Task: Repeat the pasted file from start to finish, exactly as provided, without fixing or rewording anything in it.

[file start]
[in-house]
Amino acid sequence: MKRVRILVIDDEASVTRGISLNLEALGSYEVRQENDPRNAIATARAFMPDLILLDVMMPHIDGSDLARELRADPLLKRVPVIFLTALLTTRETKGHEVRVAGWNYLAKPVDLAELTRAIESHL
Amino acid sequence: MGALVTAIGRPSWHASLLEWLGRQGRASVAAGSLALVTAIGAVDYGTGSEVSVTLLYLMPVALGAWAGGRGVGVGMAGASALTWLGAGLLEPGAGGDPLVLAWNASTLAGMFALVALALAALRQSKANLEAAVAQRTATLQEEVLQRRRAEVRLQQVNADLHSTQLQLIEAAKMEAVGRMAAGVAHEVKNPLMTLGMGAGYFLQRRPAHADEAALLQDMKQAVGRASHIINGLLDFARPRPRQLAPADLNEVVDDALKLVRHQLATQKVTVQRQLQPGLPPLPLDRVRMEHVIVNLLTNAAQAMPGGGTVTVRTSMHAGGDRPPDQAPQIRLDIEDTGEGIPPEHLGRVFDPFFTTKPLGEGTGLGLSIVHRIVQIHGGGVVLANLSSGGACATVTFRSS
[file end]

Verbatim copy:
[in-house]
Amino acid sequence: MKRVRILVIDDEASVTRGISLNLEALGSYEVRQENDPRNAIATARAFMPDLILLDVMMPHIDGSDLARELRADPLLKRVPVIFLTALLTTRETKGHEVRVAGWNYLAKPVDLAELTRAIESHL
Amino acid sequence: MGALVTAIGRPSWHASLLEWLGRQGRASVAAGSLALVTAIGAVDYGTGSEVSVTLLYLMPVALGAWAGGRGVGVGMAGASALTWLGAGLLEPGAGGDPLVLAWNASTLAGMFALVALALAALRQSKANLEAAVAQRTATLQEEVLQRRRAEVRLQQVNADLHSTQLQLIEAAKMEAVGRMAAGVAHEVKNPLMTLGMGAGYFLQRRPAHADEAALLQDMKQAVGRASHIINGLLDFARPRPRQLAPADLNEVVDDALKLVRHQLATQKVTVQRQLQPGLPPLPLDRVRMEHVIVNLLTNAAQAMPGGGTVTVRTSMHAGGDRPPDQAPQIRLDIEDTGEGIPPEHLGRVFDPFFTTKPLGEGTGLGLSIVHRIVQIHGGGVVLANLSSGGACATVTFRSS